COVID-19 Information and Resources

Slow the Spread and Save Lives

Things you need to know about the COVID-19 Vaccine

Your safety is the top priority with the COVID-19 vaccine. The vaccine was developed in a similar way as the steps taken to develop the flu and measles vaccines. Clinical trials, FDA evaluation and advisory group review were part of this process. The COVID-19 vaccines are safe and effective and are being thoughtfully given out in phases.

Two doses of the current vaccine are required to have the greatest immunity. They are given a few weeks apart. The first vaccination prepares the body’s immune system and helps it recognize the virus. The second vaccination strengthens the immune response.

The vaccine will help you from getting COVID-19 and will protect other people around you. You can get the COVID-19 vaccine at no charge. Adults and those 12 years and older are encouraged to get the vaccine when it is available.

Questions You May Have*

  • Why should I get vaccinated?

    The COVID-19 vaccination will help prevent you from getting COVID-19 and will protect other people around you. The COVID-19 vaccine lowers how ill people who catch the virus will get. Along with helping to stop the spread of the virus, you can be an example for others.

  • Can I get COVID-19 as a result of receiving the vaccine?

    No. The live COVID-19 virus is not present in any current vaccine. This means there is no risk of becoming infected from the vaccine. You may have side effects for 1-2 days after getting the vaccine. This includes body aches, low-grade fever, or fatigue, which are generally mild and is a sign that your body is building an immune response.

  • Are there side effects from the COVID-19 vaccines?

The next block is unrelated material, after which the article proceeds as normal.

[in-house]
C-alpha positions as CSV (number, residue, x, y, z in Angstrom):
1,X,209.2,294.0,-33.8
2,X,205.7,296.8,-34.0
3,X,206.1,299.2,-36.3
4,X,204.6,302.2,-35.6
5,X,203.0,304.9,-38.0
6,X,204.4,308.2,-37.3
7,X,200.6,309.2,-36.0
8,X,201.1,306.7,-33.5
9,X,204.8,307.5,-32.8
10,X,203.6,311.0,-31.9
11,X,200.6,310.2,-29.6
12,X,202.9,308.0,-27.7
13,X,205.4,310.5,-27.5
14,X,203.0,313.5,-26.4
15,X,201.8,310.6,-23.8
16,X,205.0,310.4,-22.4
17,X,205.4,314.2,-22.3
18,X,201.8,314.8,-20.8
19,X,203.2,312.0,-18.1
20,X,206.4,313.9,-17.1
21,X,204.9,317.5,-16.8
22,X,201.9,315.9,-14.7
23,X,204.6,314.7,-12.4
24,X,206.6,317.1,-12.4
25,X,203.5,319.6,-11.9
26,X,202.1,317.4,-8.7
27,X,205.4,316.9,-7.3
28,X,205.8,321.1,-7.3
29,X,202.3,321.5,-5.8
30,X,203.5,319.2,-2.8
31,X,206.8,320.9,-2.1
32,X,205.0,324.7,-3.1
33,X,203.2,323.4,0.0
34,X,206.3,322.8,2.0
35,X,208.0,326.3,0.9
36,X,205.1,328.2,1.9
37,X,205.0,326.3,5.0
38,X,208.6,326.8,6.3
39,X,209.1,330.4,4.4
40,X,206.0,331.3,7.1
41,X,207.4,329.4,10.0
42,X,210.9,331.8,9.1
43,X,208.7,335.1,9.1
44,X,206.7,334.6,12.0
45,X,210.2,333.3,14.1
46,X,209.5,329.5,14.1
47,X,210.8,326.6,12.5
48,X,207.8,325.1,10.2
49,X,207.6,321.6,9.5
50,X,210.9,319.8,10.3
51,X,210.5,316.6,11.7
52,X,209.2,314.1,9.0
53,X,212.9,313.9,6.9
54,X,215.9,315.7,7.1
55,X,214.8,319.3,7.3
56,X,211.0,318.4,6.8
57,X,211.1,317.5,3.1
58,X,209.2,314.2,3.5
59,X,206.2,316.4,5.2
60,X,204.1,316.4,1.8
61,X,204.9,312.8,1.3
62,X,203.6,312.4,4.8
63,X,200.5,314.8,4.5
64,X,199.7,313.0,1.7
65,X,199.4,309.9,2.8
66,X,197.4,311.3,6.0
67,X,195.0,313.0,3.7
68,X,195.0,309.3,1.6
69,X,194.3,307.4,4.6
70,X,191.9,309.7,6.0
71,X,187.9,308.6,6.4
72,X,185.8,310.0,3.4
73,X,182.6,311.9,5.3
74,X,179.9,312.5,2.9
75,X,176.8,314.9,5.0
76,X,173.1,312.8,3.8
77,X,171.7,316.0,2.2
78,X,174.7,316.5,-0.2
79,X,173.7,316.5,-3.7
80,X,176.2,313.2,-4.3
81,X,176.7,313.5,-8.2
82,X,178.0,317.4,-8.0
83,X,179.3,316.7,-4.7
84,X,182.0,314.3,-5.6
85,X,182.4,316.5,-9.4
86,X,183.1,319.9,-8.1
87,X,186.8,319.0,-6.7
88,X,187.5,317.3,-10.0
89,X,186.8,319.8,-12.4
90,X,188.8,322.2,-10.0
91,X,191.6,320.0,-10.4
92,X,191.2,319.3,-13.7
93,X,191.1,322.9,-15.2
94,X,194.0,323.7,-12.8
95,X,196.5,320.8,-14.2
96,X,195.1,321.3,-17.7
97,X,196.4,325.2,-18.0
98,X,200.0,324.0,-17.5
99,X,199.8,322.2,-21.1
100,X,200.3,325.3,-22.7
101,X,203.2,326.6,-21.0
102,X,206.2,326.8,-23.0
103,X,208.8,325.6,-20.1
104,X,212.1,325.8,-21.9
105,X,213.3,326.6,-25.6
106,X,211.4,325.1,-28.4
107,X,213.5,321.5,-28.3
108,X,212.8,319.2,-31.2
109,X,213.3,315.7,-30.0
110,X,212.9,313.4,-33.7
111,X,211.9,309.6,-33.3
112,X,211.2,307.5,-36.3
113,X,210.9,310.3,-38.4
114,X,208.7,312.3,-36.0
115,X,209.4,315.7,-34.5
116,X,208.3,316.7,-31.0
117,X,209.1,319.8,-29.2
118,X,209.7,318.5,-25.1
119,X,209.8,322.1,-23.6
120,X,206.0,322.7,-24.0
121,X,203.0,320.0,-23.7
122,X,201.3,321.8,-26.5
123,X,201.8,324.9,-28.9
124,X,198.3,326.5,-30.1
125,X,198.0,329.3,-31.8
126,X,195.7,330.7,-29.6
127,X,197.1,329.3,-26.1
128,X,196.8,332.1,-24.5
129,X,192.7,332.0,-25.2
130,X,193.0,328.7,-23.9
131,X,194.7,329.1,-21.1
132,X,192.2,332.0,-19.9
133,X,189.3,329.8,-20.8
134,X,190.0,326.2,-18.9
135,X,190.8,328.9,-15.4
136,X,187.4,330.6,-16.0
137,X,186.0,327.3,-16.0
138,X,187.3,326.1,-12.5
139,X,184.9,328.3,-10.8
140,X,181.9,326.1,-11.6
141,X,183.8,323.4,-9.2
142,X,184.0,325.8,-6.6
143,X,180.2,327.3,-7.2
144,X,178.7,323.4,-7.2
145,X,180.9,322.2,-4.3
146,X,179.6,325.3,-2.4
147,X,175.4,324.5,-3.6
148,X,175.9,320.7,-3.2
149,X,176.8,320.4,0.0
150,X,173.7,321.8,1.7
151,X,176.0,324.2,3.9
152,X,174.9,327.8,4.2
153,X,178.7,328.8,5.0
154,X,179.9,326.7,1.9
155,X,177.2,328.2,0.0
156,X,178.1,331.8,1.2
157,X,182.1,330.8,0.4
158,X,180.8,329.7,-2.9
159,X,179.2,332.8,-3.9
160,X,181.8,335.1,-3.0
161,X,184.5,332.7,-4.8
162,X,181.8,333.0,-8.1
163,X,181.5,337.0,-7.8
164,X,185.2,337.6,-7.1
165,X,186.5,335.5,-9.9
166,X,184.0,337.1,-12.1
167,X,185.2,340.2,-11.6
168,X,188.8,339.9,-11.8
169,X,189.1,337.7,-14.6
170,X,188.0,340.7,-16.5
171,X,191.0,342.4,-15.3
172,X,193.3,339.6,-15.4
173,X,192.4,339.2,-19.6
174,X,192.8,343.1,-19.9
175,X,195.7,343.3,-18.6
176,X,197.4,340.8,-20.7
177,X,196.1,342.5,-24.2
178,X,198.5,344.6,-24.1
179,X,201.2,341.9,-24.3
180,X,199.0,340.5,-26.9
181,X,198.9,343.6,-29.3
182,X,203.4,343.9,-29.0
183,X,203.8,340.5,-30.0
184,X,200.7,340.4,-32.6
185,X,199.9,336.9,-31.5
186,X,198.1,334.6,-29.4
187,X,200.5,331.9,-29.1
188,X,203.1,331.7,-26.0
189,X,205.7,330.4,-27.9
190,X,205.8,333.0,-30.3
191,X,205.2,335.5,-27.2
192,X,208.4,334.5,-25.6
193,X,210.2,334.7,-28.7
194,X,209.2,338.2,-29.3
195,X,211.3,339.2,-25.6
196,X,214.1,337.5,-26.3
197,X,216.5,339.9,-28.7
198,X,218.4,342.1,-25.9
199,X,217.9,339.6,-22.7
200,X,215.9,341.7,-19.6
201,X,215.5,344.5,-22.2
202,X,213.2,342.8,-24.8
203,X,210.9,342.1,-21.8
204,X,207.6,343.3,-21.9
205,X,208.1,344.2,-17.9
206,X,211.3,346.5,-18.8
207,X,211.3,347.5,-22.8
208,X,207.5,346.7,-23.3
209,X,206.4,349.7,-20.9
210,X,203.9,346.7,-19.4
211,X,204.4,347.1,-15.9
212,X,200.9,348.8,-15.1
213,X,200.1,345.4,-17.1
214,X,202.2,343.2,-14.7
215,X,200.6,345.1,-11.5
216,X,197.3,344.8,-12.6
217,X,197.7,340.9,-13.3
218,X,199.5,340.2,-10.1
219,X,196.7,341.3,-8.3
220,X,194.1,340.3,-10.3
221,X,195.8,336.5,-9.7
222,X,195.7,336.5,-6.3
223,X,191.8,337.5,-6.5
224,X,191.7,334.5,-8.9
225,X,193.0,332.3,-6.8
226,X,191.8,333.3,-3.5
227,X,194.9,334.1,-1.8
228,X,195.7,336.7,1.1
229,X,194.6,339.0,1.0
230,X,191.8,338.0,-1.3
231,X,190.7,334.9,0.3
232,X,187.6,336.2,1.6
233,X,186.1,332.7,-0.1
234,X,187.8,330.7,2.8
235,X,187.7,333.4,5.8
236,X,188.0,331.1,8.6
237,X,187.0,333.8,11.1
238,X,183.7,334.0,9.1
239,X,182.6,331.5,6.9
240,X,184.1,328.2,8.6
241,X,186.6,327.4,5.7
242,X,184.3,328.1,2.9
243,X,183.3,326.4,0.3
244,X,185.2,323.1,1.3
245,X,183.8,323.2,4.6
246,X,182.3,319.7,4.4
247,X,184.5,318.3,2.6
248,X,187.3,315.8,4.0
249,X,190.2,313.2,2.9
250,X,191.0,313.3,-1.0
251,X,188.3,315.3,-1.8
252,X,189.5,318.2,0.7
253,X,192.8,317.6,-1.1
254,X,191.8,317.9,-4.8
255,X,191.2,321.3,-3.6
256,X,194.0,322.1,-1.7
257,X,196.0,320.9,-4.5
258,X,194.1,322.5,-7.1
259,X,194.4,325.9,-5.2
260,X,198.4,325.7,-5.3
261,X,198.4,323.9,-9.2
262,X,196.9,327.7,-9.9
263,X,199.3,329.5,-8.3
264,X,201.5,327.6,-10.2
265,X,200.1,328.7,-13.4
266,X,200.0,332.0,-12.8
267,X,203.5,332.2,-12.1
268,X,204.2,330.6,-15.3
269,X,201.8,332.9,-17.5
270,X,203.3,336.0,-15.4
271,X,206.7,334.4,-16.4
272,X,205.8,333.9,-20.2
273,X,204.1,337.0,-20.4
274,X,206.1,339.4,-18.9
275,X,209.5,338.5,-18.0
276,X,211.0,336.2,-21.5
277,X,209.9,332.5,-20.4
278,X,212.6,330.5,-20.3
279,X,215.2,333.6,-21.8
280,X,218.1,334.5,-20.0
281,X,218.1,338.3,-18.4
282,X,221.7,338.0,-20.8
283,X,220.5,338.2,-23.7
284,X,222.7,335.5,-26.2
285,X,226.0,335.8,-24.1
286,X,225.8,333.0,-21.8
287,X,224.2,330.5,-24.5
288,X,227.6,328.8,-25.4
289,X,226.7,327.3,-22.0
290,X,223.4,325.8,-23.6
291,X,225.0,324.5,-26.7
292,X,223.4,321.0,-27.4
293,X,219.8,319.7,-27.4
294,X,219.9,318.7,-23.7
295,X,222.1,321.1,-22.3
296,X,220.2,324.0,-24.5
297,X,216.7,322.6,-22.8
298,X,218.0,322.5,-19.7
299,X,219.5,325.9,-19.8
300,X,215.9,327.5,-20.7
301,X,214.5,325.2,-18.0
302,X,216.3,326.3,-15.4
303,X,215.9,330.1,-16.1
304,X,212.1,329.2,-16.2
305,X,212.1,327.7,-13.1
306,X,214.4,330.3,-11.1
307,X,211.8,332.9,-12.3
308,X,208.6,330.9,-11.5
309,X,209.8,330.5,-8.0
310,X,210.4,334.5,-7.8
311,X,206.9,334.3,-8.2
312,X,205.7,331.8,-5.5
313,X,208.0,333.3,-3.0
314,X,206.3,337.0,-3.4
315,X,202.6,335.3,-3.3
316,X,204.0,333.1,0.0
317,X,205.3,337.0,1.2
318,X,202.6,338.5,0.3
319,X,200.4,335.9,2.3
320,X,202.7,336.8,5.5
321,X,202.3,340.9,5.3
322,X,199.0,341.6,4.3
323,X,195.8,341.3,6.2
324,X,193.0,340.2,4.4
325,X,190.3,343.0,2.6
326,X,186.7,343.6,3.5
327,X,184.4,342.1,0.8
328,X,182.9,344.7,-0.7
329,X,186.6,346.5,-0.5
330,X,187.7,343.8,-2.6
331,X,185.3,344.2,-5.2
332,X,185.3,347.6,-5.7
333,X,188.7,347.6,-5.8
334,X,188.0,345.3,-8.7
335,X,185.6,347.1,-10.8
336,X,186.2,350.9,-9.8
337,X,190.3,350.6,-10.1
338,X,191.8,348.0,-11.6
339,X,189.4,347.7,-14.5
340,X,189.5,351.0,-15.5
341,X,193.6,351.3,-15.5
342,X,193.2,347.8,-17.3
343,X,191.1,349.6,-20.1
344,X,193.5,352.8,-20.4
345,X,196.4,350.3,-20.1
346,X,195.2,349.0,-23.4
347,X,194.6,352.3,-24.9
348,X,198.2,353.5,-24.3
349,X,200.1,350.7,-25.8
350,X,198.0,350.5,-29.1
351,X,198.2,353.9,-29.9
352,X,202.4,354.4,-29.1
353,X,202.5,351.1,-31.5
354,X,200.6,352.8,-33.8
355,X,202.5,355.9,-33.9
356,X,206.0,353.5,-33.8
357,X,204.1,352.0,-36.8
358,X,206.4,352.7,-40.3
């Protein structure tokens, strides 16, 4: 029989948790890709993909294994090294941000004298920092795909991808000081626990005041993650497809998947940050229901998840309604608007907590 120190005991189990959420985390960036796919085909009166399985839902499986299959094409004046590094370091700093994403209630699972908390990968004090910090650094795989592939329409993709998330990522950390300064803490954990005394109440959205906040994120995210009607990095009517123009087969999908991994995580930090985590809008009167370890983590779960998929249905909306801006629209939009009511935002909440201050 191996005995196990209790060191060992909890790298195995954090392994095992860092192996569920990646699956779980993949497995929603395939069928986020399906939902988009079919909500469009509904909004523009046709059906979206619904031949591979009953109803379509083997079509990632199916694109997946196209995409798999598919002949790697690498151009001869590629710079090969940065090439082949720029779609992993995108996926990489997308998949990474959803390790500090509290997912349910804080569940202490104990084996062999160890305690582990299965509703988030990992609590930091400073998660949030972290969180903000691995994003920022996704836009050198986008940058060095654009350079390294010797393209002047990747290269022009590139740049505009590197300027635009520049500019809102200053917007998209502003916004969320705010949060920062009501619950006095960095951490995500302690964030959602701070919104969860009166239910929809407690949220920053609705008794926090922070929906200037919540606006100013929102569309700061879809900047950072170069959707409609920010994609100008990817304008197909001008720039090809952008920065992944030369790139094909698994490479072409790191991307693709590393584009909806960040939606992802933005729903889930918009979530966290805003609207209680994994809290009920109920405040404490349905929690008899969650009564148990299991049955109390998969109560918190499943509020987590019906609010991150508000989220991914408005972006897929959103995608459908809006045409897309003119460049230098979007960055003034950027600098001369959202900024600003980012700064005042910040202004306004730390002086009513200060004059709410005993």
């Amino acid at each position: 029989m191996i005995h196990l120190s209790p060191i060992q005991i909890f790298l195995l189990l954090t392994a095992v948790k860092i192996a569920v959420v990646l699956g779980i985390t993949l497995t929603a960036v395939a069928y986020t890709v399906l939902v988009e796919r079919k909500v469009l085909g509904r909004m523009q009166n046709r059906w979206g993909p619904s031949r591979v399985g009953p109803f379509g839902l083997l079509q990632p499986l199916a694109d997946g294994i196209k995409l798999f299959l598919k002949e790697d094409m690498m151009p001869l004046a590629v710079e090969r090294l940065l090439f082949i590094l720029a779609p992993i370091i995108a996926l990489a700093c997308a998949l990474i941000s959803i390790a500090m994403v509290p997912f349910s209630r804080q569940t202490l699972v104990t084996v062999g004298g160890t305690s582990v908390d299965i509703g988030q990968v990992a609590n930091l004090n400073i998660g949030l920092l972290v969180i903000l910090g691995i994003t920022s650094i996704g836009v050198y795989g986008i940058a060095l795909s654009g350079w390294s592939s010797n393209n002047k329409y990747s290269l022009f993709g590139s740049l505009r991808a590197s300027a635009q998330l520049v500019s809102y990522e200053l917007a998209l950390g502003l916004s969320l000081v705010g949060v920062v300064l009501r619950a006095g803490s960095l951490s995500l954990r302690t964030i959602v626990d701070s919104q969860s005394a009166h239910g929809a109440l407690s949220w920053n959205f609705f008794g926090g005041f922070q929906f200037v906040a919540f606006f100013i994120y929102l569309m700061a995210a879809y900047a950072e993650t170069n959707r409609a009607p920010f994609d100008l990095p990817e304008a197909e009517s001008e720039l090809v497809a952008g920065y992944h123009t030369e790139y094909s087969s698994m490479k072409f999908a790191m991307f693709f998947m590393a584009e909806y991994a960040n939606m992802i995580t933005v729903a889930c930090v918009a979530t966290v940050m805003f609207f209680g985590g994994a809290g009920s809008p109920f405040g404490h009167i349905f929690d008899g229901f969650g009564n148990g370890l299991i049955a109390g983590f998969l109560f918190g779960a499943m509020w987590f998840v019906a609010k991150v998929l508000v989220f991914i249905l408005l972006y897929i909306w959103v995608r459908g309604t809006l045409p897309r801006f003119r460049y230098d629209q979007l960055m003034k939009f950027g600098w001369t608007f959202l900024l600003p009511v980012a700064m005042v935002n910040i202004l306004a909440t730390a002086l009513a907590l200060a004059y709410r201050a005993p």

The most common side effects are like those seen with most vaccines. This includes sore arms, fevers and tiredness within 72 hours after the vaccine.

  • If I already had COVID-19 and recovered, do I still need to get the COVID-19 vaccine when it is available?

    Yes, COVID-19 vaccination should be offered to you whether or not you’ve had COVID-19. However, if you are currently infected with COVID-19, you should wait to get the vaccine until you have recovered.

  • How much will the vaccines cost?

    The COVID-19 vaccines are free. Even if you don’t have insurance, the federal government pays the cost of the vaccine.

  • Do I still need to wear a mask and practice social distancing after I receive the vaccine?

    Yes, you should still wear a mask indoors and practice social distancing after being vaccinated. The vaccine will protect you from getting ill from COVID-19. However, you can still carry the virus and spread it to others. At this time, those who get the vaccine should continue to wear masks and practice social distancing.

  • How do I know which sources of COVID-19 vaccine information are accurate?

    It can be hard to know which sources to trust. The internet can be filled with misleading information about COVID-19 vaccines. The best thing to do is educate yourself about the vaccines with truthful information. Learn more about finding trusted vaccine information in The Centers for Disease Control and Prevention (CDC) article at www.cdc.gov/vaccines/vac-gen/evalwebs.htm.

  • What else do I need to know?

    On the day of your appointment, wear something loose that can be slipped off your arm or rolled up to make it easier to get the vaccine. You will need to stay for 15 to 20 minutes after getting the vaccine. A provider will watch for any potential reactions to it. This is standard for all people who get the vaccine.

*This content does not constitute medical advice and is not intended to be a substitute for professional medical advice, diagnosis, or treatment. Always seek the advice of a physician or other qualified health provider with any questions you may have regarding a medical condition.


CDC Resources: COVID-19 Information

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